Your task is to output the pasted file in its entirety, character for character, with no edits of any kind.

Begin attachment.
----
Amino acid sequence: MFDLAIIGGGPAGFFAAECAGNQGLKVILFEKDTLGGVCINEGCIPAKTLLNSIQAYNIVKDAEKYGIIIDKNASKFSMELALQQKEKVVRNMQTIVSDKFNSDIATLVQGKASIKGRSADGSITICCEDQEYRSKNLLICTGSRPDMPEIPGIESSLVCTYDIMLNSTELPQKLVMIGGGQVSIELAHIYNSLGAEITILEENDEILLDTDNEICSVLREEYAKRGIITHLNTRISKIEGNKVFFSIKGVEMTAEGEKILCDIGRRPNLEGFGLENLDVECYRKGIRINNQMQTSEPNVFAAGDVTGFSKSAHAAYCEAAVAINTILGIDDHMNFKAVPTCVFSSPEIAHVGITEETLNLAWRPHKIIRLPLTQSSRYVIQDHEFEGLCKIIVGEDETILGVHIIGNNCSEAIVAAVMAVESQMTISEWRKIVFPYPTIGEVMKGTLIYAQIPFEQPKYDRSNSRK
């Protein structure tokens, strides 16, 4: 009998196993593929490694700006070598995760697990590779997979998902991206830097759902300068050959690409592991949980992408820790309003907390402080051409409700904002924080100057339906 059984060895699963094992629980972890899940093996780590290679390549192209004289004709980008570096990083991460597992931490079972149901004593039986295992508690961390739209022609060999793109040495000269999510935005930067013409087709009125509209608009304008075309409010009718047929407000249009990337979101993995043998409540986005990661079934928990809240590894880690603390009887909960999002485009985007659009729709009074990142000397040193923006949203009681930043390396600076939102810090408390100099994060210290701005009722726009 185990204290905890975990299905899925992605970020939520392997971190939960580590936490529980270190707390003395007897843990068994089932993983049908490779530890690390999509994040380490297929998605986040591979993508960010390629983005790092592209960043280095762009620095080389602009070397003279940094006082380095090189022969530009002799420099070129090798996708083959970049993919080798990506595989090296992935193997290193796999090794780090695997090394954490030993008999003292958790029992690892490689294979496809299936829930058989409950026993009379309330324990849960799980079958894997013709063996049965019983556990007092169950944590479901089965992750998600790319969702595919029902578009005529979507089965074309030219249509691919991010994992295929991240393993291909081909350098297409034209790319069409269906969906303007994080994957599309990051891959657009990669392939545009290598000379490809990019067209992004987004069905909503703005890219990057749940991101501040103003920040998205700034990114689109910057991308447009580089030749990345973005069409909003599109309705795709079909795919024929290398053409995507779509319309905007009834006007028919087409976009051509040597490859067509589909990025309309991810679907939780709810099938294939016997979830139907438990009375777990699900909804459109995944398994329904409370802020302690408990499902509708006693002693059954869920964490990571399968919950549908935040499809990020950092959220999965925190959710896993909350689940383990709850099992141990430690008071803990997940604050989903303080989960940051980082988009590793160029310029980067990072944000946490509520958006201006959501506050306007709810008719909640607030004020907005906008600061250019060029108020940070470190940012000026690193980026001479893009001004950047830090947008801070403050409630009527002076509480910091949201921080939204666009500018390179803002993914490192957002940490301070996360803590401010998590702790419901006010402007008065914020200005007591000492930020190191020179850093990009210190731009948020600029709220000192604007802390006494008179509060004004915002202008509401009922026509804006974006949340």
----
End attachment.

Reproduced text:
Amino acid sequence: MFDLAIIGGGPAGFFAAECAGNQGLKVILFEKDTLGGVCINEGCIPAKTLLNSIQAYNIVKDAEKYGIIIDKNASKFSMELALQQKEKVVRNMQTIVSDKFNSDIATLVQGKASIKGRSADGSITICCEDQEYRSKNLLICTGSRPDMPEIPGIESSLVCTYDIMLNSTELPQKLVMIGGGQVSIELAHIYNSLGAEITILEENDEILLDTDNEICSVLREEYAKRGIITHLNTRISKIEGNKVFFSIKGVEMTAEGEKILCDIGRRPNLEGFGLENLDVECYRKGIRINNQMQTSEPNVFAAGDVTGFSKSAHAAYCEAAVAINTILGIDDHMNFKAVPTCVFSSPEIAHVGITEETLNLAWRPHKIIRLPLTQSSRYVIQDHEFEGLCKIIVGEDETILGVHIIGNNCSEAIVAAVMAVESQMTISEWRKIVFPYPTIGEVMKGTLIYAQIPFEQPKYDRSNSRK
């Protein structure tokens, strides 16, 4: 009998196993593929490694700006070598995760697990590779997979998902991206830097759902300068050959690409592991949980992408820790309003907390402080051409409700904002924080100057339906 059984060895699963094992629980972890899940093996780590290679390549192209004289004709980008570096990083991460597992931490079972149901004593039986295992508690961390739209022609060999793109040495000269999510935005930067013409087709009125509209608009304008075309409010009718047929407000249009990337979101993995043998409540986005990661079934928990809240590894880690603390009887909960999002485009985007659009729709009074990142000397040193923006949203009681930043390396600076939102810090408390100099994060210290701005009722726009 185990204290905890975990299905899925992605970020939520392997971190939960580590936490529980270190707390003395007897843990068994089932993983049908490779530890690390999509994040380490297929998605986040591979993508960010390629983005790092592209960043280095762009620095080389602009070397003279940094006082380095090189022969530009002799420099070129090798996708083959970049993919080798990506595989090296992935193997290193796999090794780090695997090394954490030993008999003292958790029992690892490689294979496809299936829930058989409950026993009379309330324990849960799980079958894997013709063996049965019983556990007092169950944590479901089965992750998600790319969702595919029902578009005529979507089965074309030219249509691919991010994992295929991240393993291909081909350098297409034209790319069409269906969906303007994080994957599309990051891959657009990669392939545009290598000379490809990019067209992004987004069905909503703005890219990057749940991101501040103003920040998205700034990114689109910057991308447009580089030749990345973005069409909003599109309705795709079909795919024929290398053409995507779509319309905007009834006007028919087409976009051509040597490859067509589909990025309309991810679907939780709810099938294939016997979830139907438990009375777990699900909804459109995944398994329904409370802020302690408990499902509708006693002693059954869920964490990571399968919950549908935040499809990020950092959220999965925190959710896993909350689940383990709850099992141990430690008071803990997940604050989903303080989960940051980082988009590793160029310029980067990072944000946490509520958006201006959501506050306007709810008719909640607030004020907005906008600061250019060029108020940070470190940012000026690193980026001479893009001004950047830090947008801070403050409630009527002076509480910091949201921080939204666009500018390179803002993914490192957002940490301070996360803590401010998590702790419901006010402007008065914020200005007591000492930020190191020179850093990009210190731009948020600029709220000192604007802390006494008179509060004004915002202008509401009922026509804006974006949340």